Life & Style | Health

The dark side of snoring

Usually seen as a bit of a joke, snoring could be a symptom of something far more serious, even life-threatening. Tabitha Barda gets an expert’s opinion on obstructive sleep apnea

  • By Tabitha Barda, Features Editor, Friday magazine
  • Published: 12:15 April 4, 2013
  • Friday

  • Image Credit: Supplied picture
  • Sleep apnea sufferers often only find out they have the condition when they are told by someone else.

Snorers have always had it hard. The target of jokes and midnight elbow thrusts, they’re not going to win any popularity contests. But the bed-rattling snores typical of obstructive sleep apnea (OSA) are nothing to laugh about.

A sapper of sleep, breath and energy, OSA has been connected to a 46 per cent rise in the risk of dying early according to research by John Hopkins University, Baltimore, Maryland, US.

Even at its mildest it can lead to serious health problems over time, and left undiagnosed or untreated it can be fatal.

“High blood pressure, heart failure, heart rhythm disturbances, insulin resistance and even death are some of the known complications of untreated OSA,” says Dr Ines Bayarassou of the Institute for Biophysical Medicine (IFBM) in Healthcare City, Dubai.

OSA’s connection with obesity means it’s a huge problem in the UAE, where a large proportion of the population is overweight.

“We’ve seen a marked increase in the number of people suffering from OSA in the UAE in recent years, partly due to the stress of today’s lifestyles and unhealthy food choices followed by the gain of weight,” says Dr Bayarassou. “Yet it’s estimated that only 10 per cent of people with OSA are currently receiving treatment and many patients with sleep apnea remain undiagnosed.”

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What is obstructive sleep apnea?

While normal snoring occurs when the soft tissue at the back of the throat relaxes, causing the airway to narrow and vibrate with passing breaths, OSA happens when the soft tissue collapses, causing the airway to become blocked.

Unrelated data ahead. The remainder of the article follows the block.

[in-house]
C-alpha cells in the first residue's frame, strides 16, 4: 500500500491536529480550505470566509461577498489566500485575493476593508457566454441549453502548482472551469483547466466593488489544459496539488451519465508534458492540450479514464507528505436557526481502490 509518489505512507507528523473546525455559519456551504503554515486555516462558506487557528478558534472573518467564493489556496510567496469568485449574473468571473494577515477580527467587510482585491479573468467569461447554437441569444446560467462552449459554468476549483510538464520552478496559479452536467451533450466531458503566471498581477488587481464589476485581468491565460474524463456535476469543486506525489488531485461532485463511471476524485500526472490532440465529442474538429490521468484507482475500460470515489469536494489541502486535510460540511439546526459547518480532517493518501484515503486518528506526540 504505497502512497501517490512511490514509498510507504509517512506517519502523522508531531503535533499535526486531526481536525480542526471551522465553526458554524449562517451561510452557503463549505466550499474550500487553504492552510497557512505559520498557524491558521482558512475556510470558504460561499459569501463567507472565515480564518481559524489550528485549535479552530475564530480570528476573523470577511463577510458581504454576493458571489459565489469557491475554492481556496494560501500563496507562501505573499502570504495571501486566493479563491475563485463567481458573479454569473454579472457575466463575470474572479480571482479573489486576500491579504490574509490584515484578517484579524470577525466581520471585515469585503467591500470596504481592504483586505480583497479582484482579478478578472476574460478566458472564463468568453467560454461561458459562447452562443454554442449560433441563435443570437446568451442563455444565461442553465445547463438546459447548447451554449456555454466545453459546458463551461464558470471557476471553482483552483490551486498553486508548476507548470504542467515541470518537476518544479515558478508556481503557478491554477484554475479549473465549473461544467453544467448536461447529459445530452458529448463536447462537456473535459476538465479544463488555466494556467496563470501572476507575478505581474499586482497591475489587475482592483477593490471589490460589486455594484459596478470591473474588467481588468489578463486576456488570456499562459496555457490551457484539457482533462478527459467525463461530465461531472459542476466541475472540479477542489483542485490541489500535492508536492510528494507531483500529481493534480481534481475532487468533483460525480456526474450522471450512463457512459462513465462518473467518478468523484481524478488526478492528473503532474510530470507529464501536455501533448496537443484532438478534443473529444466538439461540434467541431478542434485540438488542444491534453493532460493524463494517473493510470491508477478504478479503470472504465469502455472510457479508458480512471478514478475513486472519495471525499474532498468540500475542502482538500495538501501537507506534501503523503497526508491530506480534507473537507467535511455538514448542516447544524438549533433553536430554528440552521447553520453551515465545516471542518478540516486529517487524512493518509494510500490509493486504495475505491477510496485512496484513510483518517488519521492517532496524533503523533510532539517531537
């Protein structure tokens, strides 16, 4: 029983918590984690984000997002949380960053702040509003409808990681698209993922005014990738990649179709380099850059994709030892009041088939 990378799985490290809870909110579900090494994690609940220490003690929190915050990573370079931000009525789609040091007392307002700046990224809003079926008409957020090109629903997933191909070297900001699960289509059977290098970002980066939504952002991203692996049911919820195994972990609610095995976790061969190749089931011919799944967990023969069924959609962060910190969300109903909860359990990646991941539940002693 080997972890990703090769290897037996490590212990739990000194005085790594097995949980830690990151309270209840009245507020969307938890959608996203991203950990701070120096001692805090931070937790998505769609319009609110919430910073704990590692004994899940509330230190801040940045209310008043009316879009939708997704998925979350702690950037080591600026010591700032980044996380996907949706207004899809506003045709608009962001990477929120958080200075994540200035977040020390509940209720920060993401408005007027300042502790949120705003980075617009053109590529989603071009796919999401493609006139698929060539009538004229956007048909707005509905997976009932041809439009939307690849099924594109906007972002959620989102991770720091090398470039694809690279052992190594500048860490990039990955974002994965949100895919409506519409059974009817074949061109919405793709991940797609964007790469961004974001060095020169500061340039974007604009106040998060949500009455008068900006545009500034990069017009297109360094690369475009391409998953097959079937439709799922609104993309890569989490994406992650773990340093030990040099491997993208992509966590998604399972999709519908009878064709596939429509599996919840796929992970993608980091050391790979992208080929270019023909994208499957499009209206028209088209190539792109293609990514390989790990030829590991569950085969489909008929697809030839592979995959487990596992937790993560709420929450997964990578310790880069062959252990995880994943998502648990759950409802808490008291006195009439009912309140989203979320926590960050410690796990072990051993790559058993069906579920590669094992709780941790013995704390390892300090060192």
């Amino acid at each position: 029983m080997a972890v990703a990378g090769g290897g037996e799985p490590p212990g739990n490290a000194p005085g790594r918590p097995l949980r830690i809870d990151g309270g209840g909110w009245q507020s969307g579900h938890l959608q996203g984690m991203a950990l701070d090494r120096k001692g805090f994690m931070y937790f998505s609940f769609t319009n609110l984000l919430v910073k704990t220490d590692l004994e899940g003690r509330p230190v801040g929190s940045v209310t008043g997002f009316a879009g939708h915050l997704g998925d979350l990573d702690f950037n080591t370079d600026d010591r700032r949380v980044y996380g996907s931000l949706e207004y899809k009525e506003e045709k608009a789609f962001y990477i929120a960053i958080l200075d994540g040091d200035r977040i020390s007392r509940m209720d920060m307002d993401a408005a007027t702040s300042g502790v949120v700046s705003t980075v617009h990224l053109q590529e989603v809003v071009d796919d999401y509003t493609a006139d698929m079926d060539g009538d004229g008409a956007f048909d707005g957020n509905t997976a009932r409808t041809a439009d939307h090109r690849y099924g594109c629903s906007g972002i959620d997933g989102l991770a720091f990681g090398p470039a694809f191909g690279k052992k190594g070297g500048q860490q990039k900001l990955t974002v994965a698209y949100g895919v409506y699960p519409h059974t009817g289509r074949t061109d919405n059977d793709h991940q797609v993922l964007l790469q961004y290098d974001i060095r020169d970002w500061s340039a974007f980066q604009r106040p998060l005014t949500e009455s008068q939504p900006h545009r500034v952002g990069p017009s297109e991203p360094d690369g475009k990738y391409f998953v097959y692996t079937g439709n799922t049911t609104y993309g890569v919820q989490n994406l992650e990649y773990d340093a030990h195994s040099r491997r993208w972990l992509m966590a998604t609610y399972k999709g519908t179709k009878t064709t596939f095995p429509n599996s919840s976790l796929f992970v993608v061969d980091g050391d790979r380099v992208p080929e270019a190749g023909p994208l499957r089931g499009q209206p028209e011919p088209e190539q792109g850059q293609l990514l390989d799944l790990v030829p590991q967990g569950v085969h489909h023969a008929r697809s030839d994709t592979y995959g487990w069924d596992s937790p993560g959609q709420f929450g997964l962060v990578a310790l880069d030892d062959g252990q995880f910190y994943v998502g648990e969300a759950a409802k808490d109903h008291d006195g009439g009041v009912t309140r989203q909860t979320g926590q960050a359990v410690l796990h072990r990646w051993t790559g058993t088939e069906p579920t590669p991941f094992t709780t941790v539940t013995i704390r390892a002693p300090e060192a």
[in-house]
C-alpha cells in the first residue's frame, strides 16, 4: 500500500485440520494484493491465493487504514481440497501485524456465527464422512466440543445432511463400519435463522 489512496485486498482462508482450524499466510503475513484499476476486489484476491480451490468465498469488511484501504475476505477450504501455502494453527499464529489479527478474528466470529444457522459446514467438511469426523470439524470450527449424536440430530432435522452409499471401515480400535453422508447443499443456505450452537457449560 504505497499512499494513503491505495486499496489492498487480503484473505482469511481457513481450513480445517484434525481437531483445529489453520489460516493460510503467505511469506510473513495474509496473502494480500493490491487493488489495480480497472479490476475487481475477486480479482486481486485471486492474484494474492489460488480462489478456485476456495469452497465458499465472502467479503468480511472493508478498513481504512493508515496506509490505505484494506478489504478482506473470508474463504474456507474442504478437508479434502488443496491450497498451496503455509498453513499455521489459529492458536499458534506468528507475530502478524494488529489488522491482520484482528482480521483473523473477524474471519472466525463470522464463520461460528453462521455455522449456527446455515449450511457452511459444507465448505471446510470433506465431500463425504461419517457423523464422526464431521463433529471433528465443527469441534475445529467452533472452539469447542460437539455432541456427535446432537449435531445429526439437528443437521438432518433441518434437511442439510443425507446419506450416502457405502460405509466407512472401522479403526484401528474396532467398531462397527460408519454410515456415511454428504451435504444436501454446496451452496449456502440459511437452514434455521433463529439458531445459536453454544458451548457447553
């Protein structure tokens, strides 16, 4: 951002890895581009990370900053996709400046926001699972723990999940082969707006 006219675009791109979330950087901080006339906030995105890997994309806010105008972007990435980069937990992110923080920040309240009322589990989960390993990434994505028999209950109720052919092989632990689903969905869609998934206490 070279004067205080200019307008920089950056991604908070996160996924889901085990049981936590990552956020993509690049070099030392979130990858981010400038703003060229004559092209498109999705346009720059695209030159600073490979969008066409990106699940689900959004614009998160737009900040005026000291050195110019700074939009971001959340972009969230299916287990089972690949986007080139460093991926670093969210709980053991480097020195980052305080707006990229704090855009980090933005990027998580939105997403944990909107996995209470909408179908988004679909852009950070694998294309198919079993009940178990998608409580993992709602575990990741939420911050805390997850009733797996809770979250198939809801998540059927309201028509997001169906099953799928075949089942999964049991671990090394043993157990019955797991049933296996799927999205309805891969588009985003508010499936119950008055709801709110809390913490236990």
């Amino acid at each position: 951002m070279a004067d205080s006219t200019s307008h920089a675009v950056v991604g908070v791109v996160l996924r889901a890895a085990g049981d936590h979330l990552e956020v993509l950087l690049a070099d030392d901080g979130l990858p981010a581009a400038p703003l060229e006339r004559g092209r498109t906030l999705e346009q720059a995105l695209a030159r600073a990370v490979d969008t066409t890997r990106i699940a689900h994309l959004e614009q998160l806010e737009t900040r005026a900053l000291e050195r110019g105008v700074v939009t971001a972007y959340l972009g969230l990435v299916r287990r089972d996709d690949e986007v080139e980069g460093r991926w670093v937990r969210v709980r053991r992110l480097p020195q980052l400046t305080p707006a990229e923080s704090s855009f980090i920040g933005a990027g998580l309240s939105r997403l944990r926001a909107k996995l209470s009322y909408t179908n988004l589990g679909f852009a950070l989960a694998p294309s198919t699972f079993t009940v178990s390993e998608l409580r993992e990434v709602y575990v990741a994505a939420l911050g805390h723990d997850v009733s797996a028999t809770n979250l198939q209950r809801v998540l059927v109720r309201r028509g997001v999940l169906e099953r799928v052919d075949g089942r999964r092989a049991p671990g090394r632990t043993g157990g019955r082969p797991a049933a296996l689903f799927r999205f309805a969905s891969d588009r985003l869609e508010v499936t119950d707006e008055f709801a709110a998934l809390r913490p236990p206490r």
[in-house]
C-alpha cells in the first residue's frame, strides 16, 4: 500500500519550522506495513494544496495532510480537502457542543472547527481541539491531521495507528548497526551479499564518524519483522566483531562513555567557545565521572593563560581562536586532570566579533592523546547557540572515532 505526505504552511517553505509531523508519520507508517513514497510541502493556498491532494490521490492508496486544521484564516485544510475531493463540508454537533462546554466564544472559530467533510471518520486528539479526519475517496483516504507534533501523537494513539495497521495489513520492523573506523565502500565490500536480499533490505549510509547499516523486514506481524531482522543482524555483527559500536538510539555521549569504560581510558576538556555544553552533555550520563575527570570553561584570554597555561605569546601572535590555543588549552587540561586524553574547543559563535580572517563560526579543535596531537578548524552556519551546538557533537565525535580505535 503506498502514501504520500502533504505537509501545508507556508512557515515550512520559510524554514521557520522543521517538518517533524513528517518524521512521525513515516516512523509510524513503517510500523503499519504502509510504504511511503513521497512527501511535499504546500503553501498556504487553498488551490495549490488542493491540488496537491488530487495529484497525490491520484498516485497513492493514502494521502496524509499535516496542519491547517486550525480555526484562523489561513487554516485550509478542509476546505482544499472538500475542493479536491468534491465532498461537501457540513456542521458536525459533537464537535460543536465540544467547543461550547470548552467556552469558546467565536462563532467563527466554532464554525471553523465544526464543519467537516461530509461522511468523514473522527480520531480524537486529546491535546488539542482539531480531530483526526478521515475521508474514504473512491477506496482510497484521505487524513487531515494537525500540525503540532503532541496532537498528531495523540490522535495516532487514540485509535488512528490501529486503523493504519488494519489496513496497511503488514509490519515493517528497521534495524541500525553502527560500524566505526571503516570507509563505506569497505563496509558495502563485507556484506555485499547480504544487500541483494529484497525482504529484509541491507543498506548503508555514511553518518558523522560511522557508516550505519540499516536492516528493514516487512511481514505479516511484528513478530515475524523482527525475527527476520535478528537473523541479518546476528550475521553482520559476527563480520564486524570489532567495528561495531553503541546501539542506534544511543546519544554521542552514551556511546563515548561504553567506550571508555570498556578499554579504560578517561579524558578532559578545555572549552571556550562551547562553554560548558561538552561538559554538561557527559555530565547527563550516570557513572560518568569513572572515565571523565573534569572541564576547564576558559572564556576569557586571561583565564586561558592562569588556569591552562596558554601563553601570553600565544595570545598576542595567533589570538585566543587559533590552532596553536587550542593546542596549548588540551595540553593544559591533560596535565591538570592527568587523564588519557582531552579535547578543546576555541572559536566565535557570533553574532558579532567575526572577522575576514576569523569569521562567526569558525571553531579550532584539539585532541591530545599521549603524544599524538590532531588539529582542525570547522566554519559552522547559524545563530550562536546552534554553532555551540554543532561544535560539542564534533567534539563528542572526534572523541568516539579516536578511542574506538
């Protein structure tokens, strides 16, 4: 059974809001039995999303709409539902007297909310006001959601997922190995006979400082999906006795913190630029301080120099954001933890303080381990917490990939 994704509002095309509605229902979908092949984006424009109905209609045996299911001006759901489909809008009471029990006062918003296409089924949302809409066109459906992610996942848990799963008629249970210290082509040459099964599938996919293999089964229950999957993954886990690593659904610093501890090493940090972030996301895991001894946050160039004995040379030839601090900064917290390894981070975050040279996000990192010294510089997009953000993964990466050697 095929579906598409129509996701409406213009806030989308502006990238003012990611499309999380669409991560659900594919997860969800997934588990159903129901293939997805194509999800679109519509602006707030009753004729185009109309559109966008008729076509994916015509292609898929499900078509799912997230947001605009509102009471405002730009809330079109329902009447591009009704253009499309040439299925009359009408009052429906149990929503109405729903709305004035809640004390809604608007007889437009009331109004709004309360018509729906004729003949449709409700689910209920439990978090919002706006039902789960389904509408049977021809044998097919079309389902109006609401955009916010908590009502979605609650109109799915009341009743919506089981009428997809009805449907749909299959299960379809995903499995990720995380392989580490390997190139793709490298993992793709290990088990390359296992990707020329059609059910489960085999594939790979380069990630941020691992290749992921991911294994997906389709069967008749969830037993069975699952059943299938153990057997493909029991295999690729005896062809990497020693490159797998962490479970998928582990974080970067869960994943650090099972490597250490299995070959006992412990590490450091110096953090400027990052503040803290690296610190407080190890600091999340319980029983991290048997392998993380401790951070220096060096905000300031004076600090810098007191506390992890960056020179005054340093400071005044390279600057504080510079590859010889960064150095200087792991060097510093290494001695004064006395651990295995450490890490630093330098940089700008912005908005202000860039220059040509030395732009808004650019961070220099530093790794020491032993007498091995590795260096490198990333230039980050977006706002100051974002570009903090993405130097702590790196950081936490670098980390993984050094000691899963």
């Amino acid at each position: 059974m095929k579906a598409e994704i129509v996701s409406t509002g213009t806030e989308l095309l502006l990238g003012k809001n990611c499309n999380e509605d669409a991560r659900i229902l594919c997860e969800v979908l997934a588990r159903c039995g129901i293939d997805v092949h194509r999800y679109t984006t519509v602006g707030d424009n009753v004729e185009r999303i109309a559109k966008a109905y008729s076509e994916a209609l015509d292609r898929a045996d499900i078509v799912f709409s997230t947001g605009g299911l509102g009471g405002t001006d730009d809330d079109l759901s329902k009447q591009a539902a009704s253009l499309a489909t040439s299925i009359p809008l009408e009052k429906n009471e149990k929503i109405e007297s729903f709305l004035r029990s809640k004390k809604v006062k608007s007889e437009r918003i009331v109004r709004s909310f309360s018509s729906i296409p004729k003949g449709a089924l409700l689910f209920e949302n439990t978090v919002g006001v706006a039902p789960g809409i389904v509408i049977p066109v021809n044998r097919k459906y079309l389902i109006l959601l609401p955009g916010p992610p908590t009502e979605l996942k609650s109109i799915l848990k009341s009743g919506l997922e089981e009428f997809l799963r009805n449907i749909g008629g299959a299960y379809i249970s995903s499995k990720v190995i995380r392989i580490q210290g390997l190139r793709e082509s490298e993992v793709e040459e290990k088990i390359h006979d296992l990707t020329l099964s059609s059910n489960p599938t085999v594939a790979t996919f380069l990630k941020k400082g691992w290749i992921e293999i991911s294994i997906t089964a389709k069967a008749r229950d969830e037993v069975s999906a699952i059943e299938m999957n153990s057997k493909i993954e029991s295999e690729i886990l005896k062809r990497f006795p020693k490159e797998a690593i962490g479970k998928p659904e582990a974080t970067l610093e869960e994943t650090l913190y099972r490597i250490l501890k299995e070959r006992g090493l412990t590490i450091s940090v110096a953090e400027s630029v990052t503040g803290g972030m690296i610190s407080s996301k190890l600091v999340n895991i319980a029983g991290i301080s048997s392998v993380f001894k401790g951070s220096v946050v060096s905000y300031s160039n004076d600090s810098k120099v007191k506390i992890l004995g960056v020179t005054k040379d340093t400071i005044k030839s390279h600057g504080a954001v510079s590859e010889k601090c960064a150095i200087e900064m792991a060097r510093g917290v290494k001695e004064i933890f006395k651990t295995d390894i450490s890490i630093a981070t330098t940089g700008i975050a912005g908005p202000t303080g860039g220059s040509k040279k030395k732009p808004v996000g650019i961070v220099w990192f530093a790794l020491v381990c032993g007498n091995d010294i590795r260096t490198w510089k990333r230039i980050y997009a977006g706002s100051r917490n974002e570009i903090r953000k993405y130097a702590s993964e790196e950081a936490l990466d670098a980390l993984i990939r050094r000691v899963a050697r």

This forces a pause in external breathing – known as apnea – and may last for up to a minute, resulting in a near-suffocating lack of oxygen and build-up of carbon dioxide. Finally the brain wakes up enough to tighten the breathing muscles and the sleeper gasps loudly for air until blood-oxygen levels return to normal.

This can happen hundreds of times a night and the sleeper may or may not be aware of it – most people only realise they’re doing it if someone tells them and are only diagnosed when complaining of other symptoms such as daytime tiredness.

“These disruptions impair your ability to reach the desired deep, restful phases of sleep, and you’ll probably feel sleepy during your waking hours,” says Dr Bayarassou.

Inconvenient as this may be, if left it untreated OSA can be devastating. “Sleep apnea sufferers are three times more likely to be the cause of a car accident than non-sufferers because of the tiredness resulting from disrupted sleep,” says Dr Bayarassou.

“Frequent drops in your blood-oxygen levels and reduced sleep quality can trigger the release of hormones that raise your heart rate and increase your risk of high blood pressure, heart attack, stroke and arrhythmias. Untreated sleep apnea can also lead to changes in how your body uses energy. These increase your risk of obesity and diabetes.”

The chronic nature of OSA can takes its toll on the body and strain relationships. Dr Shefali Verma, medical director for IFBM, says, “One patient who came to see me looked in his 40s, but he was only 21.”

His snoring disturbed his wife so much she moved into the spare room, and his lack of energy made him unable to exercise, exacerbating his weight problems and making his sleep apnea worse.

For those stuck in this catch-22 situation, there are a range of treatments available to improve the sleep quality of an OSA sufferer. These increase the patient’s energy and can help them on the road to making the sort of lifestyle changes that can eventually cure the condition. [See following page for more information].

Could I be suffering from it?

Sleep apnea can affect anyone – even children. It is seen more frequently among men than women, and about 50 per cent of the people who have the condition are overweight.

According to Dr Bayarassou, “Among obese patients, 70 per cent have OSA.” And it worsens in severity and prevalence with increasing weight.

Other risk factors include having a wide neck circumference, which may signify a narrower airway; enlarged tonsils or adenoids; nasal congestion from either a deviated septum or allergies; and having a family history of the problem. The risk of suffering from OSA increases with age and smokers are three times more likely to have OSA than those who have never smoked.

Identifying symptoms